Friday, 29 July 2011

When did you last fake it?


Baity Kitchen has been looking into the report just published by cooking ingredient specialists - Very Lazy, about the truths behind the dishes served up on tables across the nation. It certainly makes very interesting reading!!

Have you ever been to a dinner party – and felt like quizzing the host about their perfect meal?
Well - you might have to take their word with a pinch of salt next time!! Apparently a staggering 72% of people in the UK admit to cutting corners with their cooking, with 1.6 million people in London passing off readymade food as their own! They also found out that over 4 MILLION people in the UK think it’s OK to pass off a ready meal as their own!!

We can assure you that this is NOT the case at Baity Kitchen, we make all our dishes from scratch every morning – no cutting corners for us I’m afraid. But to make things a little easier for all you ‘fakers’ out there, make sure you check out our blog this time next week for an easy to make recipe, perfect for dinner parties – and will help save you from having to ‘fake it’ next time you have people over!!

Click here to read more about the report. 

Tuesday, 26 July 2011

Ridiculously Rhubarb!

Ridiculously Rhubarb!!

Ah, the season of summer! It’s a time for sun, sand, and of course sumptuous summer foods. The theme for today is rhubarb, which doesn’t have the most amazing reputation among fruits or vegetables. But as with anything, if you cook it well and add the right ingredients, you can come up with some dazzling and delicious dishes!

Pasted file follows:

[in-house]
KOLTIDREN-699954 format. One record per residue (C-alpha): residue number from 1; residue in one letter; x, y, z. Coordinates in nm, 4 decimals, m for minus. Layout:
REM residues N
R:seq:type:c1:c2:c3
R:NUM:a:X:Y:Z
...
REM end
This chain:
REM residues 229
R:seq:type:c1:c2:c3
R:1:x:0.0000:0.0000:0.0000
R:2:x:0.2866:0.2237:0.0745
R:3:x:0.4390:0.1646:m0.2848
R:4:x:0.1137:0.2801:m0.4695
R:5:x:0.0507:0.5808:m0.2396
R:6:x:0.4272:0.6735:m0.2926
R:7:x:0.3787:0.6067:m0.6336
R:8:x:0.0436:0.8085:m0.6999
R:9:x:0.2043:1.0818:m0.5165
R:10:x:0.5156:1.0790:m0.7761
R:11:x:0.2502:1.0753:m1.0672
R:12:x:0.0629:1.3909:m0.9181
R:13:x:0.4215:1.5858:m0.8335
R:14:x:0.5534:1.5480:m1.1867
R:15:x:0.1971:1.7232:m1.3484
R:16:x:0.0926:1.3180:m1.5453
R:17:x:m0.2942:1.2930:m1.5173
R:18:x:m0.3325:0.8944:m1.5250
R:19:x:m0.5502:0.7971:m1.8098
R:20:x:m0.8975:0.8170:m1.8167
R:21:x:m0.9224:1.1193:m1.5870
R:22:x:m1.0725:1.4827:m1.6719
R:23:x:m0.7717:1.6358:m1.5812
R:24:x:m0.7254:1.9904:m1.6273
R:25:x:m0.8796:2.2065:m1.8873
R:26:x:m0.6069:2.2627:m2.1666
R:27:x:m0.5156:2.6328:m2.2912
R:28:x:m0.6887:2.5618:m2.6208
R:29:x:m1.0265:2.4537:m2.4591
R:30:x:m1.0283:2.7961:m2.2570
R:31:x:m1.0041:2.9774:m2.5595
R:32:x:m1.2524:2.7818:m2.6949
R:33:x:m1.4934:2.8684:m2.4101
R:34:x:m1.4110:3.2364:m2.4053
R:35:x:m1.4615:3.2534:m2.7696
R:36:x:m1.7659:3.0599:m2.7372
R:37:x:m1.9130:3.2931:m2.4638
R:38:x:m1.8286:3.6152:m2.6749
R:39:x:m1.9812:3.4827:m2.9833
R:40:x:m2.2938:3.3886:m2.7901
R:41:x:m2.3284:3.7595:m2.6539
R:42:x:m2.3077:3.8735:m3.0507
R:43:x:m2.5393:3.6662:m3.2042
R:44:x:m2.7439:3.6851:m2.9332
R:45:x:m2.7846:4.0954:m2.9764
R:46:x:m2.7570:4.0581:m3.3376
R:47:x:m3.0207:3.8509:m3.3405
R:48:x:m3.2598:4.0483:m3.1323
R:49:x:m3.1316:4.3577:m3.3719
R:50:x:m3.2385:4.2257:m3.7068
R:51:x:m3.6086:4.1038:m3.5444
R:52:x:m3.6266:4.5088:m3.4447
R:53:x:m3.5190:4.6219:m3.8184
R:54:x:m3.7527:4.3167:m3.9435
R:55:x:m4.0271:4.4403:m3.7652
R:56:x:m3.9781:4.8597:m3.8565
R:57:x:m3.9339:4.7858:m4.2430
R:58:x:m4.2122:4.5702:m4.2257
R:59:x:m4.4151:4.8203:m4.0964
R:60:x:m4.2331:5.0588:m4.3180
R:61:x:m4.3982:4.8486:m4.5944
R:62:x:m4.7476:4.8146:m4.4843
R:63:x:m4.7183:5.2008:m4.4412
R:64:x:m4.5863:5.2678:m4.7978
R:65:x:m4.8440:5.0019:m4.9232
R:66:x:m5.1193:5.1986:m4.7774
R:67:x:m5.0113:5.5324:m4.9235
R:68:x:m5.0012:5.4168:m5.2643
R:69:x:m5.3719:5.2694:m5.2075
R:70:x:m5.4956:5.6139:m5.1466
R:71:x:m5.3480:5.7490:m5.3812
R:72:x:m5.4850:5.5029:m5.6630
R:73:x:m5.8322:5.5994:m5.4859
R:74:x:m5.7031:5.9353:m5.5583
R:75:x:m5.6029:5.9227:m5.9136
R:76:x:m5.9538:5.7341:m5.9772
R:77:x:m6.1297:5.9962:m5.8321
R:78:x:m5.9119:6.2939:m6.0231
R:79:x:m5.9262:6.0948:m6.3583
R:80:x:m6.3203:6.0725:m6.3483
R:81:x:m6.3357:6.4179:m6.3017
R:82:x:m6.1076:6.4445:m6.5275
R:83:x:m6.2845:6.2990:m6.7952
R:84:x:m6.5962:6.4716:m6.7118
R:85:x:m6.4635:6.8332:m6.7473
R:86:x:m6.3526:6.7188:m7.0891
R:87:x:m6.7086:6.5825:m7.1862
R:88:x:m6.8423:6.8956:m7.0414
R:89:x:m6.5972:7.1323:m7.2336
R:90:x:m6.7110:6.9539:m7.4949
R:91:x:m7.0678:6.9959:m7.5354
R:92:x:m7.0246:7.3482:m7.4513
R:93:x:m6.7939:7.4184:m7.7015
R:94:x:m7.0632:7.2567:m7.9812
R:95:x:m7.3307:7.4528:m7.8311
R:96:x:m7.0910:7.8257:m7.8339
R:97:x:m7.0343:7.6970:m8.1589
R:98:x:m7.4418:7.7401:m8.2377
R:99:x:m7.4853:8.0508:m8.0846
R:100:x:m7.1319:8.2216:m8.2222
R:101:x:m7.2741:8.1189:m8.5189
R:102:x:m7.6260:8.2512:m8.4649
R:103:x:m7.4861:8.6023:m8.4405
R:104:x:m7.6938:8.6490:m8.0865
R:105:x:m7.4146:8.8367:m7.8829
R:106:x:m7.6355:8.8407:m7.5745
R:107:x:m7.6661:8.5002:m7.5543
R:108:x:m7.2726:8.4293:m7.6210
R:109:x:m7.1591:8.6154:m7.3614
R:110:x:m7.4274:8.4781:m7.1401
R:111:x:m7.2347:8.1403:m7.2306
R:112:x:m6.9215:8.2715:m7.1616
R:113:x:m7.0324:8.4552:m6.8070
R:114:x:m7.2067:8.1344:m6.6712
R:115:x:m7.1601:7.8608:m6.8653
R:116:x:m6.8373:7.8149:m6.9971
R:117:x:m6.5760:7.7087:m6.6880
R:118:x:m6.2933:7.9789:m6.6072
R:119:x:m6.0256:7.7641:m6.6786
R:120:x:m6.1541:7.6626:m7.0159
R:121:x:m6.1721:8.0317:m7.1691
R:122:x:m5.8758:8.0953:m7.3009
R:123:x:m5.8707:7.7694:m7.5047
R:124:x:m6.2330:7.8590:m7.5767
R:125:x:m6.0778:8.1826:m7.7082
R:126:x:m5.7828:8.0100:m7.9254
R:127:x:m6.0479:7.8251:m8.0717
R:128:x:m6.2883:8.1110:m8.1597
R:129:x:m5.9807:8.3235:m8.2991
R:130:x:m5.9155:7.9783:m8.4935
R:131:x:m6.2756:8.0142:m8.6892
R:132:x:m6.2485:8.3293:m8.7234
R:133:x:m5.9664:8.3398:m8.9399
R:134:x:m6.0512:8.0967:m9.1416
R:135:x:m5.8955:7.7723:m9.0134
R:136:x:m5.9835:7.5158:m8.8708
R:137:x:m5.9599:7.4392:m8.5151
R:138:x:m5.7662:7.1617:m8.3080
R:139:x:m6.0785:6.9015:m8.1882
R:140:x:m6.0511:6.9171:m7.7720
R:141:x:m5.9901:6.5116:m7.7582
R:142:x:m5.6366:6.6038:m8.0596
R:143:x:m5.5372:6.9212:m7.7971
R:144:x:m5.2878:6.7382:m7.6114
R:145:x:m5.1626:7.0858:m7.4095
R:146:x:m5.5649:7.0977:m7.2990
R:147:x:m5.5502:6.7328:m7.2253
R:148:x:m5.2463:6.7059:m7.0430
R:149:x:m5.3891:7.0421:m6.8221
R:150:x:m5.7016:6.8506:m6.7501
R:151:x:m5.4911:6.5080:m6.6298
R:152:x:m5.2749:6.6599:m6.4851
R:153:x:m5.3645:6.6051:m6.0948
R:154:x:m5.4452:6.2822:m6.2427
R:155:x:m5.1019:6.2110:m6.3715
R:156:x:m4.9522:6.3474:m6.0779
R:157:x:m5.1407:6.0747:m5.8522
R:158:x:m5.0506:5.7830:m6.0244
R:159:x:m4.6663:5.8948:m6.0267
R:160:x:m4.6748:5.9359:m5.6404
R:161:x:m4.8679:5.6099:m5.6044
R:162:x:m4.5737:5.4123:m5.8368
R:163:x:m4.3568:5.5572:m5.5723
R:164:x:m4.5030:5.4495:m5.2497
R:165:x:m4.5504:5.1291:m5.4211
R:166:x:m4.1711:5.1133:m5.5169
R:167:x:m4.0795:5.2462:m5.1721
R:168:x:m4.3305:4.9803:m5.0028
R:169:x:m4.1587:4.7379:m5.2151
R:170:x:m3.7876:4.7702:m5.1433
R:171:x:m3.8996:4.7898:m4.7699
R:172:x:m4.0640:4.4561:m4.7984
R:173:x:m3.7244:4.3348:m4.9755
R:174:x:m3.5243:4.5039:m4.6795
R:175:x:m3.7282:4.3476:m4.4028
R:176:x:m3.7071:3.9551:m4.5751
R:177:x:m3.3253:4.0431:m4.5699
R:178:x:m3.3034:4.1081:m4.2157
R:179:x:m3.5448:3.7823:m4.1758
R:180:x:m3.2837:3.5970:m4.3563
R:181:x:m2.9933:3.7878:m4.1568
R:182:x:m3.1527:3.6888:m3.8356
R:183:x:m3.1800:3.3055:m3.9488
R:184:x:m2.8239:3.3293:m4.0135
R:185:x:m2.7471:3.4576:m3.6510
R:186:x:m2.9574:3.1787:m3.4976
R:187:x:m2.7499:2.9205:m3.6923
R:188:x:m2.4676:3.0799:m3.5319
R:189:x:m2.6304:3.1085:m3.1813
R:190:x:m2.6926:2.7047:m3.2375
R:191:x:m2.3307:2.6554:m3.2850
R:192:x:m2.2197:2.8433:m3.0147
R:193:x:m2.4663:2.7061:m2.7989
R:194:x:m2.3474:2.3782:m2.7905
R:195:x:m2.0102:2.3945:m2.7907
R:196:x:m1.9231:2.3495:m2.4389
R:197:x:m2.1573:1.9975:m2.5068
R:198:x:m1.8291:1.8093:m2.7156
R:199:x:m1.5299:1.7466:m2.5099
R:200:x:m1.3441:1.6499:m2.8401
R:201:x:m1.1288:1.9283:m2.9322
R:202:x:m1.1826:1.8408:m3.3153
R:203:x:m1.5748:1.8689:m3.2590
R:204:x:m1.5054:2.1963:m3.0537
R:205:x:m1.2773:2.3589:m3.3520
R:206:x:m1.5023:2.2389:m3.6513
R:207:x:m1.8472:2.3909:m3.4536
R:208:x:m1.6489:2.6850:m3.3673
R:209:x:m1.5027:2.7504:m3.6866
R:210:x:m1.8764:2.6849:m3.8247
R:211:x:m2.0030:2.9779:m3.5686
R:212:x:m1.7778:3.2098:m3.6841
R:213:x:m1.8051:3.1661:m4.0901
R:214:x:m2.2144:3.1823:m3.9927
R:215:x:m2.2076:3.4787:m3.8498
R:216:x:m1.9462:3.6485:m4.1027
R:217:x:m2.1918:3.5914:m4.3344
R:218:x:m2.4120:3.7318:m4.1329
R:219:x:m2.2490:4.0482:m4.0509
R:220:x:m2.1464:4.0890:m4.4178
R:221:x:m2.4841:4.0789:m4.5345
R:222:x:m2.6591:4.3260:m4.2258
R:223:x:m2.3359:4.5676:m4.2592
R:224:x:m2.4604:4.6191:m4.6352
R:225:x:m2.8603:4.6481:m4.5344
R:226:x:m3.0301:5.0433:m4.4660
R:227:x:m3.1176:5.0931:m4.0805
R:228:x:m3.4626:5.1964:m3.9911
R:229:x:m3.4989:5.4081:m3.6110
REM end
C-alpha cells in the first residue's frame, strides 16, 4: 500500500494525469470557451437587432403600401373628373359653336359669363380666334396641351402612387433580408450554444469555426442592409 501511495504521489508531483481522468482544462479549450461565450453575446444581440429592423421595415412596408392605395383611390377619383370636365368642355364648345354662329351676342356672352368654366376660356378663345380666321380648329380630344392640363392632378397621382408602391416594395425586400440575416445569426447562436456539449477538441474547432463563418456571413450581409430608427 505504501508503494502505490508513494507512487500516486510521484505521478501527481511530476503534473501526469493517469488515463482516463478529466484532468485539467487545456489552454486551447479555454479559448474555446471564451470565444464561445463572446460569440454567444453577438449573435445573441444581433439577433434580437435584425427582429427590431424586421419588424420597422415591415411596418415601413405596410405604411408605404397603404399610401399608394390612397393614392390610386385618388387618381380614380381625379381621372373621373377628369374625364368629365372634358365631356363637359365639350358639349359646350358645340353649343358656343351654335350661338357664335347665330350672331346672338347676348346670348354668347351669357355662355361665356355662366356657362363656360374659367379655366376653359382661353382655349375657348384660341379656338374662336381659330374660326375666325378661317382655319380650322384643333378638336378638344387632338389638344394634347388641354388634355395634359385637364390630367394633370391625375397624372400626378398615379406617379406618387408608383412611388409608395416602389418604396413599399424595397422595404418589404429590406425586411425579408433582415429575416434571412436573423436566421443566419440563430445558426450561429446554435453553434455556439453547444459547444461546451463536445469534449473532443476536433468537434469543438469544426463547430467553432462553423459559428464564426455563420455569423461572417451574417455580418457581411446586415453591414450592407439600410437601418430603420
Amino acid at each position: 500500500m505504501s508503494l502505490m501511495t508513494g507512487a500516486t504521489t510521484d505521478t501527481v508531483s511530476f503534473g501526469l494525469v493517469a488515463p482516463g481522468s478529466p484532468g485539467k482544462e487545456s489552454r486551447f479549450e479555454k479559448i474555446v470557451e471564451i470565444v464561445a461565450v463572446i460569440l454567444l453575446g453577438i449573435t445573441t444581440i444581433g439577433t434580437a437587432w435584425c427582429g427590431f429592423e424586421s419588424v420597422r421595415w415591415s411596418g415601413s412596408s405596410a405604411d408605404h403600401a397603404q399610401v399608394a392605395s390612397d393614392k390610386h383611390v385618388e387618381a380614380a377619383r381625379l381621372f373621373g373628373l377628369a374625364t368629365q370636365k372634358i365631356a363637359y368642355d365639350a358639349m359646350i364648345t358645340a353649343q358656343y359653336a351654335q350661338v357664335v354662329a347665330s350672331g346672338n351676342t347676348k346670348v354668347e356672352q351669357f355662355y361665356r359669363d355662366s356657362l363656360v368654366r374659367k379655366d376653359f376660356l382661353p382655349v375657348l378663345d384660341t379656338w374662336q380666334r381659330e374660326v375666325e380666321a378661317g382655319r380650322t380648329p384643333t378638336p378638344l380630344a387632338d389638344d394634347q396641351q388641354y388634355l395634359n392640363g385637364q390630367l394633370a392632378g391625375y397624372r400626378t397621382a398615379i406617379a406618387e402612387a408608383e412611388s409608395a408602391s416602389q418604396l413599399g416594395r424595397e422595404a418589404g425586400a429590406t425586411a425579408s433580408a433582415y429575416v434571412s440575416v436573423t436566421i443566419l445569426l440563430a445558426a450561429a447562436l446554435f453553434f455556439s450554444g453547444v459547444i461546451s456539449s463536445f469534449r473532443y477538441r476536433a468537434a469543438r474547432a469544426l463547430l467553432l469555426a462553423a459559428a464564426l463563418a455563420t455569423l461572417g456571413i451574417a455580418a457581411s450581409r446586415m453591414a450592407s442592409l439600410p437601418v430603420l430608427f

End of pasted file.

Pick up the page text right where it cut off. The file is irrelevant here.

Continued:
For starters, here’s one from right here on Baity’s Mood Food Blog - a scrumptious Smoky Apple and Rhubarb Cake, click here for the recipe…

But...if you’re looking for something a bit more refreshing for a hot summer’s day, here is a delightfully cool recipe, perfect for a summer evening!

Rhubarb Crumble Ice Cream

For the ice cream
  • 1 lb (450 g) trimmed rhubarb
  • 8 oz (225 g) sugar
  • 1 tablespoon lemon juice
  • 15 fl oz (425ml) whipping cream
For the crumble
  • 3 oz (75 g) plain white flour
  •  2 oz (50 g) butter
  • 2 oz (50 g) light brown muscovado sugar
  • ½ level teaspoon ground ginger
Pre-heat the oven to gas mark 5, 375°F (190°C).

You will also need a shallow, 11 x 7 inch (28 x 18 cm) baking tin and a 3½ pint (2 litre) polythene freezer box, 8 x 8 inches x 2½ inches deep (20 x 20 cm x 6 cm deep).

How to make it - 15 minutes
First of all, make the crumble by combining all the ingredients together in a bowl and using your hands to rub the butter into the flour, so that the mixture comes together to form small, pea-sized balls of dough (rather as if someone had made a half-hearted attempt to make breadcrumbs from very fresh bread!) Now sprinkle this evenly into the baking tin and leave on one side.
.         2